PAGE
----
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Annual influenza revaccination of institutionalized elderly individuals
is associated with improved survival, but whether a mortality benefit exists
for persons living in the community is not clear. Voordouw and colleagues
investigated the effect of annual influenza revaccination vs no vaccination
on mortality in community-dwelling elderly individuals aged 65 years and older.
They found that annual influenza revaccination was associated with a significant
mortality reduction among those aged 70 years and older and those with and
without chronic comorbidities.
Professional guidelines recommend early invasive management (cardiac
catheterization within 48 hours of presentation) for high-risk patients with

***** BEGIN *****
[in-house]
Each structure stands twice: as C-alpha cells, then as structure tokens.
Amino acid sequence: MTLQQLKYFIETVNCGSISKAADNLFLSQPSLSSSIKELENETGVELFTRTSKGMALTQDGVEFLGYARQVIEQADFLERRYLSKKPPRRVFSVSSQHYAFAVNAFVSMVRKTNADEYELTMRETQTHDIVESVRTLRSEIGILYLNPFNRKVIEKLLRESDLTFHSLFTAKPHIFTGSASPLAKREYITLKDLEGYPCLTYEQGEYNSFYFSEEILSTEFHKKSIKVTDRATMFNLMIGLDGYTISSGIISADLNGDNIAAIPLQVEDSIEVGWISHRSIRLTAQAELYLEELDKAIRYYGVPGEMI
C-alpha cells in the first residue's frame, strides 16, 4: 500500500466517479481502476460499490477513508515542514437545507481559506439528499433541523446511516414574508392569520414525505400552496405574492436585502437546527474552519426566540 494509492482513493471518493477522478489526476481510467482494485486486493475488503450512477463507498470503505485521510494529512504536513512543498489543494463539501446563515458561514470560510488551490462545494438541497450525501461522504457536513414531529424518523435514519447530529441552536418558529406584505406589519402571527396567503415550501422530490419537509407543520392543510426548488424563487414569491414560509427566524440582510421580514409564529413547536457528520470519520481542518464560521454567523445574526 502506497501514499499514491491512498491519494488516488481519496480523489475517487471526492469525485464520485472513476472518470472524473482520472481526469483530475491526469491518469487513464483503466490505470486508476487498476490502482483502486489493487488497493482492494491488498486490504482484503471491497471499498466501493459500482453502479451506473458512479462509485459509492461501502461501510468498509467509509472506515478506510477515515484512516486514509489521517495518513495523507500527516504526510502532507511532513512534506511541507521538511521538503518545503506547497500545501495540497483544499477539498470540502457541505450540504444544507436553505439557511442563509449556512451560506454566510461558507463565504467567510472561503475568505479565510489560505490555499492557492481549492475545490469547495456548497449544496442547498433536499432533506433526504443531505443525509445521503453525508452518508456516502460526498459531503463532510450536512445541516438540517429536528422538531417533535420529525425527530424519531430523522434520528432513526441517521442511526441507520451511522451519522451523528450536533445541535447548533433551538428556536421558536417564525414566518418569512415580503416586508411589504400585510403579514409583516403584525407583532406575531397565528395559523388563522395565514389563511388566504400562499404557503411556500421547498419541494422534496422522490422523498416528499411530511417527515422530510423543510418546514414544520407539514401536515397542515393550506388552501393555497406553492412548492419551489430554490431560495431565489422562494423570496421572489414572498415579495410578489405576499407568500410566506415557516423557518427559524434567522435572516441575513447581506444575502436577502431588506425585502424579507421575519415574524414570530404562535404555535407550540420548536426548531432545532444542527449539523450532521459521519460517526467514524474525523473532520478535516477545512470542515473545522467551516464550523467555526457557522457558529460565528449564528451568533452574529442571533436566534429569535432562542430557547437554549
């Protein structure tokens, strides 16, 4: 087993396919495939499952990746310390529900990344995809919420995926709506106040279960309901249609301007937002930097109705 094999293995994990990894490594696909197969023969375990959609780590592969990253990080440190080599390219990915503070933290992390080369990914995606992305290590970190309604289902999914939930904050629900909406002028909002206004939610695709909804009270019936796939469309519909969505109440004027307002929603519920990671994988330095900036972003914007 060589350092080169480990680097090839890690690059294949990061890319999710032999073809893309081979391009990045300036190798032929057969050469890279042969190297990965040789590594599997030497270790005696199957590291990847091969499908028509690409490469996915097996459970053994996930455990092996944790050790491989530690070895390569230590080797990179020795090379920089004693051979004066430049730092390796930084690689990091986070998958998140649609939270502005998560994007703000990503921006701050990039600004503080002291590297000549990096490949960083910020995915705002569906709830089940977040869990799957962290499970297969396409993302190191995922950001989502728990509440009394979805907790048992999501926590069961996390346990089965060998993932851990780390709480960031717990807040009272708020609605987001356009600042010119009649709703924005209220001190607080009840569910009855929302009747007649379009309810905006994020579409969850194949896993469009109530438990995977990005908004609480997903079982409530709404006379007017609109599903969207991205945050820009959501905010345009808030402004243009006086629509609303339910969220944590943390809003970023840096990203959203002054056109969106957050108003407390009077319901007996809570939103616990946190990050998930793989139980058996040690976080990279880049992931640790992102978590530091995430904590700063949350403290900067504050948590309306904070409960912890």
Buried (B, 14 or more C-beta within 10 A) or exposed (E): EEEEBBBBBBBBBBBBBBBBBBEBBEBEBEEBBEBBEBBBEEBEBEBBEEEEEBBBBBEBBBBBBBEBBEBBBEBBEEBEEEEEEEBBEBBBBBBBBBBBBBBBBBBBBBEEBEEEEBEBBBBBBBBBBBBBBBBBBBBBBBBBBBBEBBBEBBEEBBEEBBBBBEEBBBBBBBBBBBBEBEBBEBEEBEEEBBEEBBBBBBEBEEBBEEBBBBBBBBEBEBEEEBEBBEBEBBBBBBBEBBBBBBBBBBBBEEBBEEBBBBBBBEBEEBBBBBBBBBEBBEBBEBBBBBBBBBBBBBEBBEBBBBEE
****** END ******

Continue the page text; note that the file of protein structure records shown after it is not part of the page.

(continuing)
non–ST-segment elevation acute coronary syndromes (NSTE ACS). However,
it is not known whether this recommendation is reflected in clinical practice.
Bhatt and colleagues conducted a multicenter observational study evaluating
the care and outcomes for patients at high-risk of NSTE ACS and report use
and predictors of early invasive management and in-hospital mortality. They
found fewer than half the patients had early catheterization. Patients who
did had few significant comorbidities, were likely to be cared for by cardiologists,
and had lower in-hospital mortality.
This Week in JAMA . JAMA. 2004;292(17):2049. doi:https://doi.org/10.1001/jama.292.17.2049
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